8 Steps to Making the Best Italian Coffee

Italian coffee

The Italians are known for many things- fashion, sleek sports cars, pizza and, of course, coffee. Coffee has a long and rich history in Italy, going all the way back to Venice in the 16th century when coffee beans were first introduced to Europe.

Ever since then, Italians take immense pride in their world-renowned coffee. To the uninitiated, coffee can seem like a simple process of combining beans and coffee. To the Italians, coffee-making is an integral and ritualized part of the day, involving centuries of finely-tuned tricks to make the perfect cuppa.

Read on for the eight essential steps to make Italian-style coffee. Warning: once you taste it, you will never enjoy American coffee again!

1. Your equipment

The moka is the distinctive silver pot used to make coffee every morning, afternoon and night. Italians cringe at the idea of a Keurig- if you are looking for the Italian way, look for a moka.

The moka has three main compartments- the boiler, the funnel cup and the top chamber. Do your research on how to properly use, clean and take care of your moka. There are many tidbits of time-honored wisdom, such as using a toothpick to create little holes in the coffee and remembering to properly screw on the lid.

2. Your ingredients

Your ingredients make or break the flavor profile of your coffee, so invest in good quality ingredients if you can.

You can shop online for reputable Italian brands (I like the Lavazza espresso) and find the right size of coffee ground for your machine and preferences.

3. The water

The wisdom surrounding the perfect type of water varies from family to family in Italy. Some swear that tap water tastes the best, while others prefer using filtered bottled water.

Unless you have extremely refined tastes, you might not be able to tell the difference. However, it is still recommended that you experiment with several different types of water to find what suits you the most.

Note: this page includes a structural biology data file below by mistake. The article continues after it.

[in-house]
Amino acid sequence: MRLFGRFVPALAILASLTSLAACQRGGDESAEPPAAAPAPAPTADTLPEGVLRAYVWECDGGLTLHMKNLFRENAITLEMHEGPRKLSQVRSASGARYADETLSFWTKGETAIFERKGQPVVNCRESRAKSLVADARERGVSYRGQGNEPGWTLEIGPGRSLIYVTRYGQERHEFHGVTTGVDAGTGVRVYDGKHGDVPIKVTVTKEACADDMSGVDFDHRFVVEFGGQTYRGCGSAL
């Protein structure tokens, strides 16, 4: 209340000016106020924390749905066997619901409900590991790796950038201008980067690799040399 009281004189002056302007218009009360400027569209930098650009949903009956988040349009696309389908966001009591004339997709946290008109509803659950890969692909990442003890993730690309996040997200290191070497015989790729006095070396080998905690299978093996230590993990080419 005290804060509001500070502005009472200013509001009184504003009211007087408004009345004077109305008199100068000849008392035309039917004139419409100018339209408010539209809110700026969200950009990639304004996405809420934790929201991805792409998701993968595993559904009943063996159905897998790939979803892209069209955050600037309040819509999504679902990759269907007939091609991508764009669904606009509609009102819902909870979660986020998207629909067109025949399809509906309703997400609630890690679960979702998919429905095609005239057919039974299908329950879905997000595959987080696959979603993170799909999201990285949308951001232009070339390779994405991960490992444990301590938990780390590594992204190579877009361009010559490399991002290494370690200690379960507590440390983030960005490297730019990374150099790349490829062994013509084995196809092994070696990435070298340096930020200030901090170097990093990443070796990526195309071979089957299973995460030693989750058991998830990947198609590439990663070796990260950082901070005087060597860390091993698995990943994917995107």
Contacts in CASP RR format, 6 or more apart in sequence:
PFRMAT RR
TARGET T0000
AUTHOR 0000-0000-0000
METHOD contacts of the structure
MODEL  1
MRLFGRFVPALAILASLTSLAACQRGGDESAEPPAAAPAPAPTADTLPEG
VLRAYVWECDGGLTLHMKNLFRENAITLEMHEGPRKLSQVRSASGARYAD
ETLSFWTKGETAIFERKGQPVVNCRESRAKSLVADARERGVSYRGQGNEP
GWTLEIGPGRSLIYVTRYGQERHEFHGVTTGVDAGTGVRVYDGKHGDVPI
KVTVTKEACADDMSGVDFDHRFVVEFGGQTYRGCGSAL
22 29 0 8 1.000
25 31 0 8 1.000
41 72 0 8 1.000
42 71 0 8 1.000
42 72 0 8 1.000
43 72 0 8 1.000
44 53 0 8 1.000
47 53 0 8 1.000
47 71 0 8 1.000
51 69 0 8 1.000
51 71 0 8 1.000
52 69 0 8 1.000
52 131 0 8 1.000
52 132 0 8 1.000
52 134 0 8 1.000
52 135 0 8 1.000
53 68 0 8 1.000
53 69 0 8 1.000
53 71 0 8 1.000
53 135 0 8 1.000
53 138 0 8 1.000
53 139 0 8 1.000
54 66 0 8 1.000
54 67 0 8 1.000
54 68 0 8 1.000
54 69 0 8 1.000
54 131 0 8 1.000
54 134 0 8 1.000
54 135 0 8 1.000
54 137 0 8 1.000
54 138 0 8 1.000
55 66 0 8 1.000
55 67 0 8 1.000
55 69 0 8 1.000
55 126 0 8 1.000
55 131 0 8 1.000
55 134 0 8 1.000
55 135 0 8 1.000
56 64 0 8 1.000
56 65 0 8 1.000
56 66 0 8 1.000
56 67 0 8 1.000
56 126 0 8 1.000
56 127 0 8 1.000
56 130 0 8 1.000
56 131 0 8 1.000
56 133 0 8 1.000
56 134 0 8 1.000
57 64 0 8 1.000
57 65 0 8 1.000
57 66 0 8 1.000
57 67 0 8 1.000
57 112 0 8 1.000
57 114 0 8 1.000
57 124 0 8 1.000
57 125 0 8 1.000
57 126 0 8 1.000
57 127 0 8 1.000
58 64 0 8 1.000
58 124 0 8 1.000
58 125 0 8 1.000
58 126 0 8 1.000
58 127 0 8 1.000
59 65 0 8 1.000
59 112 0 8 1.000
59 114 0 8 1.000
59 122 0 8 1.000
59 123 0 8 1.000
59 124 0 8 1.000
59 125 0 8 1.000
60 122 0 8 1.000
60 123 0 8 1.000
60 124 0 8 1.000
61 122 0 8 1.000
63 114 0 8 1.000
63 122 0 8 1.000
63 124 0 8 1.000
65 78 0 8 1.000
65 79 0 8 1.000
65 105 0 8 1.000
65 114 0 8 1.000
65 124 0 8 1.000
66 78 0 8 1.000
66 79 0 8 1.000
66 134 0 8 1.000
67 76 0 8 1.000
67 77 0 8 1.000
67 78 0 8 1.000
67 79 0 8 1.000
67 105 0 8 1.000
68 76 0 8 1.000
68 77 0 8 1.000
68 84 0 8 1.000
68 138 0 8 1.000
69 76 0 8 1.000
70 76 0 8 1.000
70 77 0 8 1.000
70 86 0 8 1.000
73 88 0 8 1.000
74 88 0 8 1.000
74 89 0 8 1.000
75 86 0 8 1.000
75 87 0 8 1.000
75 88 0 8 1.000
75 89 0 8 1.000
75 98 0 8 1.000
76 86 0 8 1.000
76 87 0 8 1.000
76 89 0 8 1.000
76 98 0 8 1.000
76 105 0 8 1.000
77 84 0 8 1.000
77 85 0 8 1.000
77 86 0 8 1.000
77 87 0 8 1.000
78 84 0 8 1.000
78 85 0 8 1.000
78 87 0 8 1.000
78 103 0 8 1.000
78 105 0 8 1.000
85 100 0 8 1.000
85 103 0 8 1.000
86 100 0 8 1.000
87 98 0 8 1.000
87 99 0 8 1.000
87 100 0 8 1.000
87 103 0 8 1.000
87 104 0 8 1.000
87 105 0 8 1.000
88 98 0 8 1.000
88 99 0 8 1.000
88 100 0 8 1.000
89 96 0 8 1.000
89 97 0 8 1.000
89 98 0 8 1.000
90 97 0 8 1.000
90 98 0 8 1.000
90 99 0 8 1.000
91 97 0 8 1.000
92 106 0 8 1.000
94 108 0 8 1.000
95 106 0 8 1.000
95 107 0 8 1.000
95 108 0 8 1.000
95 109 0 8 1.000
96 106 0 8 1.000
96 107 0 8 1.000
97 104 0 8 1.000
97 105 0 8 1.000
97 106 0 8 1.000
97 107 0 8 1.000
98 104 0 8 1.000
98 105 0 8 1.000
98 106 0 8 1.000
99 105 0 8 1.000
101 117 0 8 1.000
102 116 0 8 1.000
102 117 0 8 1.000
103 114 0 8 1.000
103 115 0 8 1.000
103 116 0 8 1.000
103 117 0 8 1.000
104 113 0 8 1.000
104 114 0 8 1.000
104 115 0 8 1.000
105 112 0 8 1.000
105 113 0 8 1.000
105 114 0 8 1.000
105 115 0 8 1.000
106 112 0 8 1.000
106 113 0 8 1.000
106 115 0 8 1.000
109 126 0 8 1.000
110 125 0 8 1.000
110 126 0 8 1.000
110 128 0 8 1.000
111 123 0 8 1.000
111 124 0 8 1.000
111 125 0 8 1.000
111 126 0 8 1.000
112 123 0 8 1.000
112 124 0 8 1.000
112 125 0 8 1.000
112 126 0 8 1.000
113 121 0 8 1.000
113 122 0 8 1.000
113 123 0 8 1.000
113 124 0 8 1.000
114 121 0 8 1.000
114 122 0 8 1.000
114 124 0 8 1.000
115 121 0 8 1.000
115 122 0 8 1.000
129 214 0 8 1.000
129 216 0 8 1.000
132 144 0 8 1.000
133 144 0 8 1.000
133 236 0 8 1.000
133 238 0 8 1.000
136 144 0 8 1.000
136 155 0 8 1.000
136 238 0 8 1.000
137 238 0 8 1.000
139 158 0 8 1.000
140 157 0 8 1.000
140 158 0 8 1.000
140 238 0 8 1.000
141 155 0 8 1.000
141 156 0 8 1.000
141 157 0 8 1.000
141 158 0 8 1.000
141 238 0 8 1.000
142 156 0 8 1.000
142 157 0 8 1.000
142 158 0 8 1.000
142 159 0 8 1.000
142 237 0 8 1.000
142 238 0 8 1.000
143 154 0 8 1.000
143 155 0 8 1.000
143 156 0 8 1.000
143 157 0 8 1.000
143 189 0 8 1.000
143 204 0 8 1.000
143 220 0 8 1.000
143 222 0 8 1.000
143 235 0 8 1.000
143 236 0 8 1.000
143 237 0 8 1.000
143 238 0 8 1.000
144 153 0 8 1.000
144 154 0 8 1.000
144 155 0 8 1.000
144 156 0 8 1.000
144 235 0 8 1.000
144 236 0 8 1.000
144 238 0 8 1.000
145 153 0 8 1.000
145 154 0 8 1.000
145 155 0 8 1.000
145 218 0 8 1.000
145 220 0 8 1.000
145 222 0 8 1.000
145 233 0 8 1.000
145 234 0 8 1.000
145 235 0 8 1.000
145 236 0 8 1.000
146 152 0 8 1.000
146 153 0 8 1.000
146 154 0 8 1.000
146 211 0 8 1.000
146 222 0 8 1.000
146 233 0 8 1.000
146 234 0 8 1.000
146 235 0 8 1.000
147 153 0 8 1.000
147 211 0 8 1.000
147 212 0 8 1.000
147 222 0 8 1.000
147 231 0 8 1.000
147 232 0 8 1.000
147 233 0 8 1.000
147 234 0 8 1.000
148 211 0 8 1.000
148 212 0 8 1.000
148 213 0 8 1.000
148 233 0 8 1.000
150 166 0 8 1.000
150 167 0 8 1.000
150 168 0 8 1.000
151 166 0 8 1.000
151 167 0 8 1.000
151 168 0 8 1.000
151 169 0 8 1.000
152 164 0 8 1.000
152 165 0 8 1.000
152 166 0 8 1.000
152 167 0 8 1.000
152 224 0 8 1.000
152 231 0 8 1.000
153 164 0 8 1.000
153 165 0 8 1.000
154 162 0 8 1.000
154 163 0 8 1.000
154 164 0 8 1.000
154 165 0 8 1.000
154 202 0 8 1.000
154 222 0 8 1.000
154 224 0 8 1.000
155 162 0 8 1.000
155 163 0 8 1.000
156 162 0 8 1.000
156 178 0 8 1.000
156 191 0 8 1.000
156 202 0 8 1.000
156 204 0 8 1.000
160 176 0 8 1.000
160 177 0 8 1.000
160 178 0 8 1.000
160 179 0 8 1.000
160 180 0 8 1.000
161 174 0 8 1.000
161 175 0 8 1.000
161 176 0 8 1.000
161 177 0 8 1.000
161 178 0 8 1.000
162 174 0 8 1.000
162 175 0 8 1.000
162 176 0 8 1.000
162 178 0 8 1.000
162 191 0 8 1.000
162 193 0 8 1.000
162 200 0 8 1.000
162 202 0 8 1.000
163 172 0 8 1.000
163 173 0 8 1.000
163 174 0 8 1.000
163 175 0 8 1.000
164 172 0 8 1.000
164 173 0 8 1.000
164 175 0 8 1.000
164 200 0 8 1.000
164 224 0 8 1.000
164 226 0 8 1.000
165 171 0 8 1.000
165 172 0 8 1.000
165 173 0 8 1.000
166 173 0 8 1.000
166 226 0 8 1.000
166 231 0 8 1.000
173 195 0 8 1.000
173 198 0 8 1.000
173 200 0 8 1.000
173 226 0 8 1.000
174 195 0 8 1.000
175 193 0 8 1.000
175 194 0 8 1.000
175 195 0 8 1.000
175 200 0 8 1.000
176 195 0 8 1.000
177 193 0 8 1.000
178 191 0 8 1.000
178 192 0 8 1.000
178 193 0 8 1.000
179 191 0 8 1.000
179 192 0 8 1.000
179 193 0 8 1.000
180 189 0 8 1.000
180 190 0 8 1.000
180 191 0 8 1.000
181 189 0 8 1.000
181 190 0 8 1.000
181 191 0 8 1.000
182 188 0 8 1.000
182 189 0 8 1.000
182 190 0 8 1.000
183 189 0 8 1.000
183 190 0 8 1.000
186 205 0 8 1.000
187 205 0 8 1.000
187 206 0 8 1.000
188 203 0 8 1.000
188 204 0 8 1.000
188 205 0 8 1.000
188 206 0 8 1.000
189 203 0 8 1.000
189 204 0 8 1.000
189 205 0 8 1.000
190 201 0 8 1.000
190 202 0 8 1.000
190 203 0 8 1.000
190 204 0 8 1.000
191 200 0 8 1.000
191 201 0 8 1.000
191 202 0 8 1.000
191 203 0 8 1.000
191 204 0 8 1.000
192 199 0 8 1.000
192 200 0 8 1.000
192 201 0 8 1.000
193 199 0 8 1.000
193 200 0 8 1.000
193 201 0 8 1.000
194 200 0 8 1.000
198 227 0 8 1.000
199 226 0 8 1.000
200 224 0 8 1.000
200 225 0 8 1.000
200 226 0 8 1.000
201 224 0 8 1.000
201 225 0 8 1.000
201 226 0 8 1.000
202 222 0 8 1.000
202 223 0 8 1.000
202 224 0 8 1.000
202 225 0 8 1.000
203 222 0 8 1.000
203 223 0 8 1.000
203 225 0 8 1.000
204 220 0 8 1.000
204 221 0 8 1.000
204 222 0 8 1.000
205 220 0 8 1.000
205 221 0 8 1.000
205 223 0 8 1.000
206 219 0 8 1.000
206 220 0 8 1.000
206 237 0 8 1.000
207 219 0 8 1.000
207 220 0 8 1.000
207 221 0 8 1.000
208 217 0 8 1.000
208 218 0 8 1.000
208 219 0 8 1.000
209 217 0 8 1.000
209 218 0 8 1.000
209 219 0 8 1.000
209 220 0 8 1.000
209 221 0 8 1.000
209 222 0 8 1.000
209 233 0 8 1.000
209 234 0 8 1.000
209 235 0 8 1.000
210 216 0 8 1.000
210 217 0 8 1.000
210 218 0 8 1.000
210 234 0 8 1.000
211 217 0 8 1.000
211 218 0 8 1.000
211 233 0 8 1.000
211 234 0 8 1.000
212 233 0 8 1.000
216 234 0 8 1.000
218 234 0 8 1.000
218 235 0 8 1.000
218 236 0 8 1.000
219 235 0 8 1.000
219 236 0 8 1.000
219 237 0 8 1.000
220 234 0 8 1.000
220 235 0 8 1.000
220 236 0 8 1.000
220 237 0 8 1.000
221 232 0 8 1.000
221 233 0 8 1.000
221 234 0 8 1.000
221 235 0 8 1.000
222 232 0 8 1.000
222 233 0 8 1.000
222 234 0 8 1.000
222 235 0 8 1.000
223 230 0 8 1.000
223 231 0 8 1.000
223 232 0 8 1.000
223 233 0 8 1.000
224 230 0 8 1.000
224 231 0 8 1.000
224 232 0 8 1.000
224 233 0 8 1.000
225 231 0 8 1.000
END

4. Use the perfect amount of heat

The heat will affect how fast the water is driven from the boiler through the funnel cup, therefore impacting the overall flavor.

You want to use low heat on the smallest burner you must allow the water to be drawn through the funnel cup slowly, maximizing the flavor. It also reduces the risk of burnt coffee.

5. Listen

Unlike some forms of cooking where you can put on a timer and wander off until it’s done, making Italian coffee with a moka is an engaging process that requires your attentiveness.

Although the process will usually take five minutes, the real sign that the coffee is done is the distinctive gurgling sound of the coffee rising into the top chamber. Once you hear this sound, you should immediately take the coffee off the heat to prevent it from burning.

6. Find the perfect cups

Similar to how wine glasses have their distinctive shape to improve the drinking experience, there are espresso cups perfectly designed to hold the heat and flavor of the coffee.

Often called a demitasse, the perfect espresso cup holds around two fl.oz. It should be made from ceramic or heat-treated glassware to preserve the flavor of your espresso.

7. Stir well

Typically, the coffee at the top of your top chamber of the moka will be slightly watery, while the coffee at the bottom will be thick with sediment.

For the perfectly consistent cup of espresso, remember to stir the coffee thoroughly in the top chamber.

8. Know some variations

Although you’ve now been introduced to the basics of Italian coffee making, the possibilities are truly endless.

Knowing some different options to try, such as cappuccinos, macchiatos and even more modern variations including the affogato- a scoop of vanilla ice cream drowned in espresso.

Hopefully this article has demystified the rituals and process around Italian coffee so you can add some class to your morning coffee!


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